Labour Day thought: raise the minimum wage

Published on August 29, 2014

Labour Day is a celebration of workers. For me, it remains an important day on the calendar, both as a celebration of what has been achieved and a reminder that there is still work to be done.

The day is certainly a celebration by, for, and of, members of unions and other organized labour groups. In St. John’s, for example, NDP MHAs and other members join with the District Labour Council for the afternoon festivities.

But in addition to celebrating the ongoing solidarity of the broader movement, and reminding ourselves of the victories both recent and from years past, we also take note of the progress we have yet to make and the struggles that remain.

In the past year, for example, we were very happy to see government enact the whistleblower legislation we have been demanding since 2007, when a PC premier first promised it.

The legislation may not be perfect, and it isn’t everything we wanted, but it is a major step forward.

We continue to speak up for workers’ health and safety in numerous areas, ranging from helicopter flights to presumptive cancers.

Our most extensive campaign right now, launched in April of this year, is for fairness for the lowest-paid workers in the province.

In this, we have had enormous support from our brothers and sisters in organized labour.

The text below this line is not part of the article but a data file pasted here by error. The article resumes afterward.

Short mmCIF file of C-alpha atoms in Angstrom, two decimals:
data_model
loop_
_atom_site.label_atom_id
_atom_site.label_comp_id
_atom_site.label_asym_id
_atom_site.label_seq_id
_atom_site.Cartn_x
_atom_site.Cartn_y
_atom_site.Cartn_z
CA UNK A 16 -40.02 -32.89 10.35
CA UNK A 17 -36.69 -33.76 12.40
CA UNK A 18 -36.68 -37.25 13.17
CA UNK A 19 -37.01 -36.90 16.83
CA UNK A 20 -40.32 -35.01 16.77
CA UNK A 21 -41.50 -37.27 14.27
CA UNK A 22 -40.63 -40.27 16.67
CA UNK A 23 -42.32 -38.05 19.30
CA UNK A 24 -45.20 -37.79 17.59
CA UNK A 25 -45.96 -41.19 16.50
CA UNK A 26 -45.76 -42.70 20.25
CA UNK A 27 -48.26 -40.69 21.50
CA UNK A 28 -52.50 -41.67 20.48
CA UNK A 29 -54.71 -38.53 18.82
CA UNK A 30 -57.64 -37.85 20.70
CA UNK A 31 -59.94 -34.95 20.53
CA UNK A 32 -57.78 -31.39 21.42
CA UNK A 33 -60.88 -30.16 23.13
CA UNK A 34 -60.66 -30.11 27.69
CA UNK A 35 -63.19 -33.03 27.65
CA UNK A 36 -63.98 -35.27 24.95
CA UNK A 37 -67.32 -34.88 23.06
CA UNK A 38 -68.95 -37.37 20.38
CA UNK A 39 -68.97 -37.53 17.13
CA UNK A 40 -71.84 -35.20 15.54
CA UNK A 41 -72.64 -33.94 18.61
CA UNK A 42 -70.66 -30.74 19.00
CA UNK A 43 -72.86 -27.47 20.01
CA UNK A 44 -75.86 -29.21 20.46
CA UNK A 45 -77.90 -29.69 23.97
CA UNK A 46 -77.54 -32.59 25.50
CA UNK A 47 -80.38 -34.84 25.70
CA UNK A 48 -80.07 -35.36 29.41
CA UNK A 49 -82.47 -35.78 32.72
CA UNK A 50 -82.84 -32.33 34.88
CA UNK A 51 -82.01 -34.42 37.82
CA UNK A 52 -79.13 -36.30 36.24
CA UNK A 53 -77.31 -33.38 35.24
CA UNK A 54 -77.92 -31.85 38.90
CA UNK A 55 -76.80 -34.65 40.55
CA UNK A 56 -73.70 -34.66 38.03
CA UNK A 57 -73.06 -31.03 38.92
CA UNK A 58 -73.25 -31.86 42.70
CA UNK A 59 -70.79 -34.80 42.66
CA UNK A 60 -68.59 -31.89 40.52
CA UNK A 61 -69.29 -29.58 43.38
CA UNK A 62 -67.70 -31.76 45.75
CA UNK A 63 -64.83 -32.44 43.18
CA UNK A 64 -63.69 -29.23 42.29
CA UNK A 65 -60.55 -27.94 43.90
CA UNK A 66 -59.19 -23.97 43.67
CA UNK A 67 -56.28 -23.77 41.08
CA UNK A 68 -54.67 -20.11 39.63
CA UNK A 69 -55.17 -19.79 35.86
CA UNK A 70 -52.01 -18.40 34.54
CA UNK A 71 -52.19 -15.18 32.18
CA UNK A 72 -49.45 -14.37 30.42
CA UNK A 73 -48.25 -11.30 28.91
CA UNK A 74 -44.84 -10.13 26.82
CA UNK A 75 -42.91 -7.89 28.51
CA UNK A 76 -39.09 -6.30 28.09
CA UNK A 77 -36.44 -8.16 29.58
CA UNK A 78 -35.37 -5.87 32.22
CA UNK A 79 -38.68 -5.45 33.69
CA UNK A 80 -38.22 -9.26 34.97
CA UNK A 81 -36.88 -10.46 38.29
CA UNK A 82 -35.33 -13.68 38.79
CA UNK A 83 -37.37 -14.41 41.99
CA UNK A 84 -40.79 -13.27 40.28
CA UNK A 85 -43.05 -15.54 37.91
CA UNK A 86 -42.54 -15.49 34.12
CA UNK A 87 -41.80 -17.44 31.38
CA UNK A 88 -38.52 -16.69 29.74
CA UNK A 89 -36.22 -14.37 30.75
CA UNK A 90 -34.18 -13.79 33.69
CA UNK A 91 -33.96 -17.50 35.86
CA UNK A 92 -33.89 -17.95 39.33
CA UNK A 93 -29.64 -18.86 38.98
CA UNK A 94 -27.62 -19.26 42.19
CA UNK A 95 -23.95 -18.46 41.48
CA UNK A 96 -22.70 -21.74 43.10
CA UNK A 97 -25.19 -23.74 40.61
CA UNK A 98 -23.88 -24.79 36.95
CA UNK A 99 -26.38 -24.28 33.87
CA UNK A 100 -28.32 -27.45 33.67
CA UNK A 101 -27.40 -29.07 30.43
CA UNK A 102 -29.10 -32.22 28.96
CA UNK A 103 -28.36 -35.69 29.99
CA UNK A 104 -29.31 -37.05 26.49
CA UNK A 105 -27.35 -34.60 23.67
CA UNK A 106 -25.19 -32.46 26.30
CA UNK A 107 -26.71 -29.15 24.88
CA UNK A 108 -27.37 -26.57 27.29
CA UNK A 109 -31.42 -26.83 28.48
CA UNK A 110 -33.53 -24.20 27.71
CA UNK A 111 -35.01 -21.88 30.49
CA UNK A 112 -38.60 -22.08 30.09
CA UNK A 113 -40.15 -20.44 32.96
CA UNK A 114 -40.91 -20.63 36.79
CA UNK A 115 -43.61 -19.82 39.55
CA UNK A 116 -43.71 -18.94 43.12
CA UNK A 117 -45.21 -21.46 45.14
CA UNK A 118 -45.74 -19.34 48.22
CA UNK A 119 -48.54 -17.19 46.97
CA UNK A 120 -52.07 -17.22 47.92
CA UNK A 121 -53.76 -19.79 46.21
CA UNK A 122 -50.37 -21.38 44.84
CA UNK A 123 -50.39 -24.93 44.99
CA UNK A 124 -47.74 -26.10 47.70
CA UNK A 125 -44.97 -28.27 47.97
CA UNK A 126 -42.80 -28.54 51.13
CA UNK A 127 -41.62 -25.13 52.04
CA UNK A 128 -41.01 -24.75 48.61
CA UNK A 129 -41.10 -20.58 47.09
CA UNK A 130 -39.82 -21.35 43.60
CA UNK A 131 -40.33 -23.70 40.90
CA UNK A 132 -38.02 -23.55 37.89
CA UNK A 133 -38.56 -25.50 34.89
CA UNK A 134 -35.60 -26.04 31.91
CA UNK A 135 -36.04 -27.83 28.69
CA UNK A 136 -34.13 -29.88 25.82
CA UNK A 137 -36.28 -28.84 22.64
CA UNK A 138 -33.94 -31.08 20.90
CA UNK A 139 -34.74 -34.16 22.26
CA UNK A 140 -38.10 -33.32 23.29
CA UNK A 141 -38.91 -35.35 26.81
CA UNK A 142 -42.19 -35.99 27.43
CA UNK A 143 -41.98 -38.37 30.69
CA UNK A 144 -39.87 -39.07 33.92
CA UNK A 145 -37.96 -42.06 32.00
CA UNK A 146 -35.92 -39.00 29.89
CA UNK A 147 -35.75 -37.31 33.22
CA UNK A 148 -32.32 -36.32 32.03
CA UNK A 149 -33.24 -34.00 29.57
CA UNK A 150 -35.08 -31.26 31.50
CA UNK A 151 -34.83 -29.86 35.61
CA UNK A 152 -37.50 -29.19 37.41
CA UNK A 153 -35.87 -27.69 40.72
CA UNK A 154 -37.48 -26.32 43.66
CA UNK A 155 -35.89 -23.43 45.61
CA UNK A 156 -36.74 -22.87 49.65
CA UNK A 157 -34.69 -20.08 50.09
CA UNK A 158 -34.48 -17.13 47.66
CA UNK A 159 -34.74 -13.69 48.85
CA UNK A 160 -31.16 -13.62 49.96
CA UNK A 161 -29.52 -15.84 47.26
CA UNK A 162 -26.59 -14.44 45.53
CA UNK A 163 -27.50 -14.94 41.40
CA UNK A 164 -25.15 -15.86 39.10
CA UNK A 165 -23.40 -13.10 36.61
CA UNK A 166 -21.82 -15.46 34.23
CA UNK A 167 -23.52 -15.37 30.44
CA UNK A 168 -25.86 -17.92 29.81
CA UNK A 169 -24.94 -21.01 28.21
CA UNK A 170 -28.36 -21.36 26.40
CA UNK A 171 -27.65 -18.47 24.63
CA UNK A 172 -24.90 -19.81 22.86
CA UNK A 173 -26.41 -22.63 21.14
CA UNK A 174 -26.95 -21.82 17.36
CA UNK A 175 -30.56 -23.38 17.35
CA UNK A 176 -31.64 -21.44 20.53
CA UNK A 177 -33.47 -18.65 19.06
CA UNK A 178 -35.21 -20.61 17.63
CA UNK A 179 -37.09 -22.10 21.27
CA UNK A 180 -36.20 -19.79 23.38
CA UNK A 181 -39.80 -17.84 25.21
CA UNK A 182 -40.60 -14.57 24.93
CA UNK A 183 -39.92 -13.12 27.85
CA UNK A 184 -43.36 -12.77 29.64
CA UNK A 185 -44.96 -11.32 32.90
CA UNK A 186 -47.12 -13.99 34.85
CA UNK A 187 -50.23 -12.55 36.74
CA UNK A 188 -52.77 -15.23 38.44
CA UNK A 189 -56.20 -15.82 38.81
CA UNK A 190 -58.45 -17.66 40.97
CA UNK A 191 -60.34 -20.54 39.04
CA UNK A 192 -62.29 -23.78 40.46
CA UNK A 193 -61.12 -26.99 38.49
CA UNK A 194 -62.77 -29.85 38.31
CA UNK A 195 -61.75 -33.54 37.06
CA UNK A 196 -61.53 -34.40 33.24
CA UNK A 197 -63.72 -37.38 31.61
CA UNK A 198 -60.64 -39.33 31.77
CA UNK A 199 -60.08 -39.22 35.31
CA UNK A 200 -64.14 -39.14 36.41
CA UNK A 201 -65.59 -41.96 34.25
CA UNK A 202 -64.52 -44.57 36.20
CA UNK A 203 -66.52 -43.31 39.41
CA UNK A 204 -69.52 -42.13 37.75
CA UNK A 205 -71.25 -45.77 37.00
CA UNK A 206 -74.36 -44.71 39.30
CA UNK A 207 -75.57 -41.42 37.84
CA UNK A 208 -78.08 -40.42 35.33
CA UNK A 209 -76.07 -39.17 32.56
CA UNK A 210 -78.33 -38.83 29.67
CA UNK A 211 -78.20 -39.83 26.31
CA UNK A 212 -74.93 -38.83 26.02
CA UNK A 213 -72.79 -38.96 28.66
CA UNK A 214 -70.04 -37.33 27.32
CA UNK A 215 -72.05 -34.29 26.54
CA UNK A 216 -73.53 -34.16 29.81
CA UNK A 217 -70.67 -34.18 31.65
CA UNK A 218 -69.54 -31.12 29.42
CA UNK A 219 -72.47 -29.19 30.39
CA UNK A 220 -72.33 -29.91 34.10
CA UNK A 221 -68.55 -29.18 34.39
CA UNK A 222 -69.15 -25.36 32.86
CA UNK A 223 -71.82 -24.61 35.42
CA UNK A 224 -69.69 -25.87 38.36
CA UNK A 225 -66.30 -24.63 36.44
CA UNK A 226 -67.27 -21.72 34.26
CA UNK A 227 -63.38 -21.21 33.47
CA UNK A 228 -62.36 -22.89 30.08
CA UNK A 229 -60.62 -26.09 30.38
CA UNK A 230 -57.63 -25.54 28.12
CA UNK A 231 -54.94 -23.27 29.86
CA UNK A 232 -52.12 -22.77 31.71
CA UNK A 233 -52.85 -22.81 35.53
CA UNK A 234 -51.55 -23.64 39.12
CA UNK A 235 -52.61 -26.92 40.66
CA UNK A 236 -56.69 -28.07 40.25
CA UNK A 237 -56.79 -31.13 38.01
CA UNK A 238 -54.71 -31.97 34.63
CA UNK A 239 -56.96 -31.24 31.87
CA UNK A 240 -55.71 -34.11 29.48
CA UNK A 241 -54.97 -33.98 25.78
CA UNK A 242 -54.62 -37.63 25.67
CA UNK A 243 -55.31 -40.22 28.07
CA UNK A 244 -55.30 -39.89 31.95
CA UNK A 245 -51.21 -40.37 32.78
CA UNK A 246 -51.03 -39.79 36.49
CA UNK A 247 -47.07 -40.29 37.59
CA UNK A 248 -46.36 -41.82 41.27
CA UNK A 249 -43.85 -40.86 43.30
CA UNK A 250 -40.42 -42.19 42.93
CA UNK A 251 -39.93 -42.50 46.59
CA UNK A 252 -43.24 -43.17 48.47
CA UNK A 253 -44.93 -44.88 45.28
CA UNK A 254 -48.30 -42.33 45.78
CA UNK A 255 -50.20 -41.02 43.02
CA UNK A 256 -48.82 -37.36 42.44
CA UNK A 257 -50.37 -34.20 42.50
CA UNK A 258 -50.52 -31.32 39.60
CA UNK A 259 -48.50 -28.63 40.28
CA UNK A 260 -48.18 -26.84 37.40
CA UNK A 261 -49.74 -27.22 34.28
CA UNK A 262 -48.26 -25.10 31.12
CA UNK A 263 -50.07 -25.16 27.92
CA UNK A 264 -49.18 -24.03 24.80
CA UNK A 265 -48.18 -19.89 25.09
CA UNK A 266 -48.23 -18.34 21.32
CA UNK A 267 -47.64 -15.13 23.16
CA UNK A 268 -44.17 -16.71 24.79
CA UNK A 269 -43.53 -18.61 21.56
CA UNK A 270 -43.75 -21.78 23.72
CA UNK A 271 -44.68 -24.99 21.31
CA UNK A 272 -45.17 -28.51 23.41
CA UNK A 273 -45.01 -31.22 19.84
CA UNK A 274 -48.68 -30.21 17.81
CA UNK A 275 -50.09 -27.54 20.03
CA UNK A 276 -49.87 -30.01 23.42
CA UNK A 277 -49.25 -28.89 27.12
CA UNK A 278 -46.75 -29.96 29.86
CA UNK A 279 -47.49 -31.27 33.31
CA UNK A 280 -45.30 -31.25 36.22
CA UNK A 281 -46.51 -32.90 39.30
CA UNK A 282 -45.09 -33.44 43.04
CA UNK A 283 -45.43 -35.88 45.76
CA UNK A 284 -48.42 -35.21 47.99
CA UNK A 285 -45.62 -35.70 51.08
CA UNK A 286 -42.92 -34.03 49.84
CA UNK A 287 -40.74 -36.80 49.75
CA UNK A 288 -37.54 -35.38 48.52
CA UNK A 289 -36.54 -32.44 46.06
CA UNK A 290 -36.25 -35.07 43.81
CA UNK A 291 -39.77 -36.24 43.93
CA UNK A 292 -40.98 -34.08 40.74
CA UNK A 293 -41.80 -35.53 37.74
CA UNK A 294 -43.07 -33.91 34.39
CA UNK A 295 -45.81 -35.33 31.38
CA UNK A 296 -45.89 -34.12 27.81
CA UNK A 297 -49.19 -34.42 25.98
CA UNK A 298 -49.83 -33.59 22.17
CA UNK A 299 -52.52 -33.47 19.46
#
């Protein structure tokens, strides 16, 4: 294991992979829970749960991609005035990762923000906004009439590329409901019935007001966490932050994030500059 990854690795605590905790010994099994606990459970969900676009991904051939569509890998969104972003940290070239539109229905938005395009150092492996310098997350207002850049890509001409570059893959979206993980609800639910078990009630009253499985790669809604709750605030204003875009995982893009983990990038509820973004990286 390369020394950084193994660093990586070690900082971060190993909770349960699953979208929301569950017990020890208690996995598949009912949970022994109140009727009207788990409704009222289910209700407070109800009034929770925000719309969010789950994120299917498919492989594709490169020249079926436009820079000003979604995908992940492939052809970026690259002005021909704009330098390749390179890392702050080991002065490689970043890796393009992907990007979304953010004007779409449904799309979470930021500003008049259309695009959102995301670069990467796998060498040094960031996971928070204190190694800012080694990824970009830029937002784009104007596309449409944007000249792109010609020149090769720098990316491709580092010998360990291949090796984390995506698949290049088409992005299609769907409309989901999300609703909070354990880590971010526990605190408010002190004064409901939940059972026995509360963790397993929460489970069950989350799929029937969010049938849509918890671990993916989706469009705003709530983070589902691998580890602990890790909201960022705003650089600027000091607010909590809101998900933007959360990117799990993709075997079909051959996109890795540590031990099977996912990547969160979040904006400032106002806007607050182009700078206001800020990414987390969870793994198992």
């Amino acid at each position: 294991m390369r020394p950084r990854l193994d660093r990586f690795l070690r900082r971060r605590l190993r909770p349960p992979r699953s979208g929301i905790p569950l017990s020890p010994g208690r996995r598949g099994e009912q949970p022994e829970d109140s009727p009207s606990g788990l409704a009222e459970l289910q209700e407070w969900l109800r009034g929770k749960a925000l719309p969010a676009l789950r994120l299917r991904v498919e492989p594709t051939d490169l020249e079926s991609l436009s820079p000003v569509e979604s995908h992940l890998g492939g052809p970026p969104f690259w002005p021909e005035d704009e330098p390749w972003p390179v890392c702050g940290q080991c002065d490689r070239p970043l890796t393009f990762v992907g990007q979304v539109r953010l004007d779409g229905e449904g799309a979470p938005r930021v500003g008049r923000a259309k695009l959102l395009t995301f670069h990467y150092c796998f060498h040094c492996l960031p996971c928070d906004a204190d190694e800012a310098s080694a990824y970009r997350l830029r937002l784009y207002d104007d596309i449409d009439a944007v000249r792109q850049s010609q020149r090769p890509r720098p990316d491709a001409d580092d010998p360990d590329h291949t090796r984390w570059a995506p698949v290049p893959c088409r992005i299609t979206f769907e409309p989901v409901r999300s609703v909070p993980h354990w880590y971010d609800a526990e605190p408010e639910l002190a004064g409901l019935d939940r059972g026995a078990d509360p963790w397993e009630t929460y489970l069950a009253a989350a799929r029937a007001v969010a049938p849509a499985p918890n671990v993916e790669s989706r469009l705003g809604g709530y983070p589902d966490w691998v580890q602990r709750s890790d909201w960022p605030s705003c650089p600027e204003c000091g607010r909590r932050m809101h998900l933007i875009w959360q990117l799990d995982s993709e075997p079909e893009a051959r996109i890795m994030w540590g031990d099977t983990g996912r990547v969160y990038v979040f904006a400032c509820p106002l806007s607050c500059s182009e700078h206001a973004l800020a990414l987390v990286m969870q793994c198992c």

Nobody understands more than a union member the importance of paying fair wages.

Newfoundland and Labrador workers who earn the minimum wage have not received an increase since 2010.

Nobody reading this letter needs me to tell them what has happened with the prices of groceries, electricity and other necessities in the past four years.

Government appointed a review committee to make recommendations, then proceeded to ignore all the recommendations from its own committee.

The NDP introduced a private member’s motion asking government to adopt the recommendations, and both Liberal and Tory MHAs voted down the motion.

In May, we launched a petition to bring the question to the people of the province.

We will bring that petition to the House of Assembly when it re-opens this fall, and we will see if the thousands of signatures will change the minds of the MHAs in the other two parties.

It is impossible to exaggerate the great reception that petition has received from the people of the province.

Newfoundlanders and Labradorians understand basic fairness, and they know that it is not fair for working people to be unable to afford the necessities of life.

One business operator in one of our smaller towns said to me, “Sure, why wouldn’t I sign it? Yes, I’m an employer, but my employees and I buy our groceries at the same store. I know what they’re dealing with.”

Our caucus is hosting a town hall on the minimum wage Tuesday, Sept. 9 at St. Teresa’s Parish Hall on Mundy Pond Road in St. John’s.

We invite anyone who is able to come and share their stories and give us their opinions.

Happy Labour Day!

Lorraine Michael

Newfoundland and Labrador NDP leader